“I’ve talked to cannabis companies that say they are compliant with the cannabis rules, and now (regulators are) changing the environmental rules,” Sumner said. “The (illegal) cannabis industry has had a bad reputation of not following environmental rules. Many still use pesticides on cannabis that is not safe and dump waste in streams. Environmental regulators know that cannabis growers (historically) cut corners, so they’re really going to be strict. That raises costs.”

But Sumner has been arguing that cannabis crop prices are too high, considering what is seen in other mature agricultural commodities, such as tomatoes. Long term, as innovations in production reduce operating costs and boost production, prices and producer costs come down.

But in recent years, North Coast cannabis advocates have been pursuing a premiumization of the industry, similar to what’s been happening with the wine business. While average wine grape prices per ton may be below $1,000 across California, tonnage prices in premium growing regions such as Napa Valley and Sonoma County can be several thousand dollars.

Cannabis real estate market softens further

Demand for indoor spaces to house cultivating, processing, testing, distribution and retailing operations has plateaued in Sonoma County since the initial real estate boom in the year leading up to California adult recreational-use legalization in 2018, according to Stephen Skinner.

He’s a commercial real estate agent in Keegan & Coppin Co. Inc.’s Santa Rosa office who brokered a number of the purchase and lease deals for several hundred thousand square feet of buildings in Santa Rosa, Cotati and surrounding unincorporated areas.

“Anybody who was able to secure a location and able to get up and running and pay back investors has done so,” Skinner said. “We’re starting to see a few deals with some turnover of some spaces that were not built out, partially built out or fully built out.”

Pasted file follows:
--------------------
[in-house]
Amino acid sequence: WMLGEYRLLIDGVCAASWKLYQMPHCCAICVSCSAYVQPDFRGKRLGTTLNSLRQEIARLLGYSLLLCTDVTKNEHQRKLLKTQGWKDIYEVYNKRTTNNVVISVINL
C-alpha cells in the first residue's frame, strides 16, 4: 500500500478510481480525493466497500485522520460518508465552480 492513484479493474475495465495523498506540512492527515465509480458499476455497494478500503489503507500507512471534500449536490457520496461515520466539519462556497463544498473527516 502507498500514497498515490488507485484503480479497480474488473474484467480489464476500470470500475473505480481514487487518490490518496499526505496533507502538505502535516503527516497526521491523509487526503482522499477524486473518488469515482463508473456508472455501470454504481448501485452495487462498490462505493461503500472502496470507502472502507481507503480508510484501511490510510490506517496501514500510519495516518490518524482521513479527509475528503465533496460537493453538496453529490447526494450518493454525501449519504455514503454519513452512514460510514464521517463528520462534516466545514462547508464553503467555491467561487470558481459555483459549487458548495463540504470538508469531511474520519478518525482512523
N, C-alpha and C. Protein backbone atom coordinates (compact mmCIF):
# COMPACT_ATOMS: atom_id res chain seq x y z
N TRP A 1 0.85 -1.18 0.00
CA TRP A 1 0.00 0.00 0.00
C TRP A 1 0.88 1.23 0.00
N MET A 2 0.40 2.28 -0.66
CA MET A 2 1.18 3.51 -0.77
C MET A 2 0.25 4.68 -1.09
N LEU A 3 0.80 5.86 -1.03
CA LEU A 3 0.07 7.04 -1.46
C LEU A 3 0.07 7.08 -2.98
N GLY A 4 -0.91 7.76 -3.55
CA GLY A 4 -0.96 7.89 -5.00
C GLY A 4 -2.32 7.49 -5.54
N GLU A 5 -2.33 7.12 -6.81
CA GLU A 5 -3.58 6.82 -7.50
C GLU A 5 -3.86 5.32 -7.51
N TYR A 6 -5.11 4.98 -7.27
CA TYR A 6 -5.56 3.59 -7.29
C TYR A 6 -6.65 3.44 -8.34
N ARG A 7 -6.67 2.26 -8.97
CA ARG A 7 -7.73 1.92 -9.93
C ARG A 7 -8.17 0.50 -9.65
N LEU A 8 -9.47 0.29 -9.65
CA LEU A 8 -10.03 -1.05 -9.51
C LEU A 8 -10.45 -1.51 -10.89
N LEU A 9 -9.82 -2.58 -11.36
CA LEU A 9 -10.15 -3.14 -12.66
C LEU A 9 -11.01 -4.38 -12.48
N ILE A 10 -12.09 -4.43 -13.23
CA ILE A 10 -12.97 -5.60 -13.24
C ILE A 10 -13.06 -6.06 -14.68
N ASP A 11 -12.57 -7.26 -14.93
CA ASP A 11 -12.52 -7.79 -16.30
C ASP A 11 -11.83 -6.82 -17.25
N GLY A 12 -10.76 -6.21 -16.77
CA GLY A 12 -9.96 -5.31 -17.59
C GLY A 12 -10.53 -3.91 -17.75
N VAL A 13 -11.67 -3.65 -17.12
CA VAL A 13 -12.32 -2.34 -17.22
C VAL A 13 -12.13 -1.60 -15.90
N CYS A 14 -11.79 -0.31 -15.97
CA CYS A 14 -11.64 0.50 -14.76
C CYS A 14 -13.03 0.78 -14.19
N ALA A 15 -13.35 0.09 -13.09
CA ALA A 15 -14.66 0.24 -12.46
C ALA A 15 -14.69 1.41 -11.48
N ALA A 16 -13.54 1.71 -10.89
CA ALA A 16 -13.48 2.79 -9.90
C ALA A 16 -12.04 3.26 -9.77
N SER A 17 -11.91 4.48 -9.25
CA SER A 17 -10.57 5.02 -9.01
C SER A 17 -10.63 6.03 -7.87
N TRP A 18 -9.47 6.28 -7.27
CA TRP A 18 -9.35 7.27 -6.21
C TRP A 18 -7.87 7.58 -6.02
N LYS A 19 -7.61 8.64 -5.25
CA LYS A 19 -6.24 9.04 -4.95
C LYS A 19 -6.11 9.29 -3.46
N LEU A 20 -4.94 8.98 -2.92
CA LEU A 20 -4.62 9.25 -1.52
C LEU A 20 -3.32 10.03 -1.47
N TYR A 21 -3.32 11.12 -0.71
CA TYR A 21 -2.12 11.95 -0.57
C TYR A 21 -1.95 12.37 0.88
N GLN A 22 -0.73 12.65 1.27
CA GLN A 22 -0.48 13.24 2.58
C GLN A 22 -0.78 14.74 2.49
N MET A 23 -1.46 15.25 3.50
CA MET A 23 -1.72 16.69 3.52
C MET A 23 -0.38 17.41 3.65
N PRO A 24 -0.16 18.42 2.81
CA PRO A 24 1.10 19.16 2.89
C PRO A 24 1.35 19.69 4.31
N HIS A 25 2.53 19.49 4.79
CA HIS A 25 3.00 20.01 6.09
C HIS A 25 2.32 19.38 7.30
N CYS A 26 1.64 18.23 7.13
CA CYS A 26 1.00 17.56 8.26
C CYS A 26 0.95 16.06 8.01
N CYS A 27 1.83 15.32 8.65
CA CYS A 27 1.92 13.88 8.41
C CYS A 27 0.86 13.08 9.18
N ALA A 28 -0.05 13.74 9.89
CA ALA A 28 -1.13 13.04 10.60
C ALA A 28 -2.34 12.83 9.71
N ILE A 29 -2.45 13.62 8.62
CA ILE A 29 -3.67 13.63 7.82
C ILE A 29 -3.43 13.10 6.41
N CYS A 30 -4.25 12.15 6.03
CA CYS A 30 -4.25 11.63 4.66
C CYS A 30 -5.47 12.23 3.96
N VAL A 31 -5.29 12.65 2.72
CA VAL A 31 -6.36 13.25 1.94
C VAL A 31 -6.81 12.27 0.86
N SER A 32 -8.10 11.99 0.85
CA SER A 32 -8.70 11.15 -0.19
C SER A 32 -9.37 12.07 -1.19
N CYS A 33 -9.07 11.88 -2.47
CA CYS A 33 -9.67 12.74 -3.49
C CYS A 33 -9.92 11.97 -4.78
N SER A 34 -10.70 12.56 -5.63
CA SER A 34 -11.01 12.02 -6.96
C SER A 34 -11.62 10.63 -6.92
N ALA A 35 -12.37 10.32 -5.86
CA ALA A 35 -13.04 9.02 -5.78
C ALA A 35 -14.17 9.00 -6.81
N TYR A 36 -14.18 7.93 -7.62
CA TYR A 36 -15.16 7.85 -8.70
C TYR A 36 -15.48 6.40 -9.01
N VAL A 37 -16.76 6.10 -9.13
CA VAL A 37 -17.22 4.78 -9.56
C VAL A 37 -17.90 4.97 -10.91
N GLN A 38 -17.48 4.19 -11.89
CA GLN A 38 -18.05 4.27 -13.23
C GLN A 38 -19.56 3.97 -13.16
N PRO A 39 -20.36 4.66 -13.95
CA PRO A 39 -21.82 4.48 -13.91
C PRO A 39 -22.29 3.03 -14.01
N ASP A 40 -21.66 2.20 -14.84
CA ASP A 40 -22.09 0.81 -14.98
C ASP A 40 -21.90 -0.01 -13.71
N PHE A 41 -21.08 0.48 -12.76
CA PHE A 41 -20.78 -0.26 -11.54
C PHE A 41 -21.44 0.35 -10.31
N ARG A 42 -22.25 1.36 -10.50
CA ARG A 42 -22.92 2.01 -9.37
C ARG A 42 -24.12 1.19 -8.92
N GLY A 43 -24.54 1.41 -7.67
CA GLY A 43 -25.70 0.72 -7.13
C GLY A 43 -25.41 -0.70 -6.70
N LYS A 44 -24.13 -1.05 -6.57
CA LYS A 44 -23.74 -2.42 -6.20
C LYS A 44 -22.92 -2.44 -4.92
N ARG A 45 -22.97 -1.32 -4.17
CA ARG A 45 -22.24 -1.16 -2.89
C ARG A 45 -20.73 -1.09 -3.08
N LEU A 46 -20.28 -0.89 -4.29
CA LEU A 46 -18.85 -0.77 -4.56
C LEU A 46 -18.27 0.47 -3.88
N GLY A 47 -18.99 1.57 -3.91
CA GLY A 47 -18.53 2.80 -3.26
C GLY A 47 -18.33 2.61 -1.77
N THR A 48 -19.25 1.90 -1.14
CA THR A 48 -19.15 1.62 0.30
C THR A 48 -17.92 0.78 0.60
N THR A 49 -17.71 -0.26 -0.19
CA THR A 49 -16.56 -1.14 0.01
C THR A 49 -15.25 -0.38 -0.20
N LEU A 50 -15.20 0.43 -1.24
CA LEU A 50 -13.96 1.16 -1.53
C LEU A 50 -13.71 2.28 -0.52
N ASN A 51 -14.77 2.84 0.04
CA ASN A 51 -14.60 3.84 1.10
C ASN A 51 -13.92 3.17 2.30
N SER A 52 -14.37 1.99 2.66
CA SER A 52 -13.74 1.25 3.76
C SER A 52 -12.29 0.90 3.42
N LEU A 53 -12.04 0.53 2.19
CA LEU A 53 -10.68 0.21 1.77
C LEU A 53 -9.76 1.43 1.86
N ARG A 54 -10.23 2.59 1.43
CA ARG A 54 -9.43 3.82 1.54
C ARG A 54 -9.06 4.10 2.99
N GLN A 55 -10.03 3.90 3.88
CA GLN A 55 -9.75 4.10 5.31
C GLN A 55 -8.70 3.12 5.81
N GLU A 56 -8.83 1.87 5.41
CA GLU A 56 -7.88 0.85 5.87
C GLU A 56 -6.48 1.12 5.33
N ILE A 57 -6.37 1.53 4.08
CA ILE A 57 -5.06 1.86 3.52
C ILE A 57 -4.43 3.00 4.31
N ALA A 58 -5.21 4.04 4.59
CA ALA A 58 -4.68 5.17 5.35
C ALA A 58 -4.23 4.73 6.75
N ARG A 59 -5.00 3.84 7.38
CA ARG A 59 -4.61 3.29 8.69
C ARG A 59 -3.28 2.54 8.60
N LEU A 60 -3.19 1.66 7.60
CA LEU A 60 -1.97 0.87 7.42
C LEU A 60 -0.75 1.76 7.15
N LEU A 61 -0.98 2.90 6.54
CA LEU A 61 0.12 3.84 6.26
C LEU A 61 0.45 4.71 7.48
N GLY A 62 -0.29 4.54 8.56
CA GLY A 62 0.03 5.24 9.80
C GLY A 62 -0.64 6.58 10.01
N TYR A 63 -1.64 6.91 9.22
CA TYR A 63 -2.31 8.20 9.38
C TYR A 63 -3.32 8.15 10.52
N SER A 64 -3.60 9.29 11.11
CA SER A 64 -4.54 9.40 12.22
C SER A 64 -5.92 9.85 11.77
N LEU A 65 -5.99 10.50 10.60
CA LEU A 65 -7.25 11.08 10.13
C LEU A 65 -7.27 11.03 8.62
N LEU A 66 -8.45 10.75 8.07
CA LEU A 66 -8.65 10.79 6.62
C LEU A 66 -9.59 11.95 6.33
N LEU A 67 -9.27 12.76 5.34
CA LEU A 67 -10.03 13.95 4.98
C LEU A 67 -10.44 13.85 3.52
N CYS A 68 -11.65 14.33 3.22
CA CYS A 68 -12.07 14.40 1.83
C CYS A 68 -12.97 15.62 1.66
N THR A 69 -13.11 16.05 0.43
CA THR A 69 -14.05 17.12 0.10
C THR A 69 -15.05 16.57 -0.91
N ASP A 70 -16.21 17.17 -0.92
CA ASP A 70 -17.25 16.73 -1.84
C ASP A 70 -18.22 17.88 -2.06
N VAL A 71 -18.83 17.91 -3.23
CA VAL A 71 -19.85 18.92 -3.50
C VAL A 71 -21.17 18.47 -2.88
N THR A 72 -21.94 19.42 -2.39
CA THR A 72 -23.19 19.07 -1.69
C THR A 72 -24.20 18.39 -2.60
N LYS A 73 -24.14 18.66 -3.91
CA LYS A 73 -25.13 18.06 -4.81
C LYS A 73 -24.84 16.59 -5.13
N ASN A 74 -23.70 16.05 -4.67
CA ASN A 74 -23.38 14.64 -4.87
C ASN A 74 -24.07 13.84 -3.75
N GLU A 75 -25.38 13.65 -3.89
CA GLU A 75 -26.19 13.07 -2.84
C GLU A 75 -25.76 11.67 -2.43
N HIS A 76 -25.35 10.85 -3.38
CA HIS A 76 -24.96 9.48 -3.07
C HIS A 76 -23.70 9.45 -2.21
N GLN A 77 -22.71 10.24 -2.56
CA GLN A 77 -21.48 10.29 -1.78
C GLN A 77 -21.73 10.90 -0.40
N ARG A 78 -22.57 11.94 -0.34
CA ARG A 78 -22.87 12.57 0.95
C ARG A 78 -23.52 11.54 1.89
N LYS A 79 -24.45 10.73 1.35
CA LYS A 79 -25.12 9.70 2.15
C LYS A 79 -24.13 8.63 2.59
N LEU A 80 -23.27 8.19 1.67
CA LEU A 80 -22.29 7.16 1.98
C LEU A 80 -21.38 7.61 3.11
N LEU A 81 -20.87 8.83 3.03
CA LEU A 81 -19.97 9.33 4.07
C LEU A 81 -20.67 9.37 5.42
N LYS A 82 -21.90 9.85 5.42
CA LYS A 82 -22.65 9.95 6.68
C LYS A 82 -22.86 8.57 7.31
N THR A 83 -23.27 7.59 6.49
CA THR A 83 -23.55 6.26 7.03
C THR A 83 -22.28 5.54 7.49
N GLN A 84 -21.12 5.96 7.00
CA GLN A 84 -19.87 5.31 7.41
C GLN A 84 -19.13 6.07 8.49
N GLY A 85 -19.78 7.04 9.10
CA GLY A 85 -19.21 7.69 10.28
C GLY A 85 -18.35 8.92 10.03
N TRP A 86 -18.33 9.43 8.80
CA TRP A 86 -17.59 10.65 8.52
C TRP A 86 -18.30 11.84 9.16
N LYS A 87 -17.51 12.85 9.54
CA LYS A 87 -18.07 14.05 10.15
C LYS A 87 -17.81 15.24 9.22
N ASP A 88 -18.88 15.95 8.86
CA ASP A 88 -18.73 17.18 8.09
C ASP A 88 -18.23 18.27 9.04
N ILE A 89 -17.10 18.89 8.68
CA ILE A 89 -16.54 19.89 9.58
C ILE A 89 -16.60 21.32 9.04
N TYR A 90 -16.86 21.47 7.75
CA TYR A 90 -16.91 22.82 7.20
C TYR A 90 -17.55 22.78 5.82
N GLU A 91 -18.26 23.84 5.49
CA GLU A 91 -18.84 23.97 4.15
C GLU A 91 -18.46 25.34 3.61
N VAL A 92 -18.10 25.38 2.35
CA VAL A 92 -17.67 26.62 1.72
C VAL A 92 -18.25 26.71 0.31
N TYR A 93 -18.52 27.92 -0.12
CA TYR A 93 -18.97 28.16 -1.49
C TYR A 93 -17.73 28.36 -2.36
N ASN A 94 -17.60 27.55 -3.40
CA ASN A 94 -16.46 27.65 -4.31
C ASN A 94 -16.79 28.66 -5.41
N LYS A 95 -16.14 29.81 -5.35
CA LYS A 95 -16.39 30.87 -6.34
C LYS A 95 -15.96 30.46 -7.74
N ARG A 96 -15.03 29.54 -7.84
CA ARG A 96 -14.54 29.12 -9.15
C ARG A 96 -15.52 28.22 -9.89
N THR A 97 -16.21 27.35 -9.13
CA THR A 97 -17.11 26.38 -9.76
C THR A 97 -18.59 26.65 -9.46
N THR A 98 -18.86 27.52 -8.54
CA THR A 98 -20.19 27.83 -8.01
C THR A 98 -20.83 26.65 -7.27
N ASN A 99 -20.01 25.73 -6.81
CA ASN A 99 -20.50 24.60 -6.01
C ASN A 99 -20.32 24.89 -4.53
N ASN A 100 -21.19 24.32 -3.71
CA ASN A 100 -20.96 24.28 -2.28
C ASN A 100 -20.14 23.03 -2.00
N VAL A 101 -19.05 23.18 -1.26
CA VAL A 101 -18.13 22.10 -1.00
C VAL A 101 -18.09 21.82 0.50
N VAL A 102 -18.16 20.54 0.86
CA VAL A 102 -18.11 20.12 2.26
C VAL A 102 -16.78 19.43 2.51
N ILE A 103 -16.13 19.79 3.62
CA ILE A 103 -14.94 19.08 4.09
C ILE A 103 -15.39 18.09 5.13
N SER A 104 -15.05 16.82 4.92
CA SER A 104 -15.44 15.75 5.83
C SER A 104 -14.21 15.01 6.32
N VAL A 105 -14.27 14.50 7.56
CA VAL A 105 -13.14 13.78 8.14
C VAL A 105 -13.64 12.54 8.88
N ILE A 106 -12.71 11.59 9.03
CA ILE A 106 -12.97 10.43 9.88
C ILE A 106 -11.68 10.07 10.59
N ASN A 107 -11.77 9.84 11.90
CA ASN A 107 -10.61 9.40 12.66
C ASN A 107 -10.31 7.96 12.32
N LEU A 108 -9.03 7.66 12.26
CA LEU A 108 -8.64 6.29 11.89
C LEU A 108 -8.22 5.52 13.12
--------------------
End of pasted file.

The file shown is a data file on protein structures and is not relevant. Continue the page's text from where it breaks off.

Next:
One such building Skinner is now marketing again is 1809 Empire Industrial Court, a 3,700-square-foot Santa Rosa light-industrial building where a producer of cannabis extracts and a maker of edibles tried to get started.

The latter was 707 Cannakitchen, a commercial rental kitchen tailored toward makers of cannabis consumables such as what would be produced by its affiliated business, Aces High Chocolates. It was a venture by notable vintner Paul Hein of P.B. Hein Vineyards in Napa Valley. A tenant-improvement permit was applied for in July 2019, and the final inspection was secured early last year, according to city records.

“Unfortunately, it ends up being a very sad story,” his nephew Matt Graham told the Business Journal.

As the kitchen was being finalized, Hein’s health faltered. They tried to find a buyer for the business, but a lack of takers and plans by the building owner to sell the structure led to just winding down the business.

Jeff Quackenbush covers wine, construction and real estate. Before coming to the Business Journal in 1999, he wrote for Bay City News Service in San Francisco. Reach him at or 707-521-4256.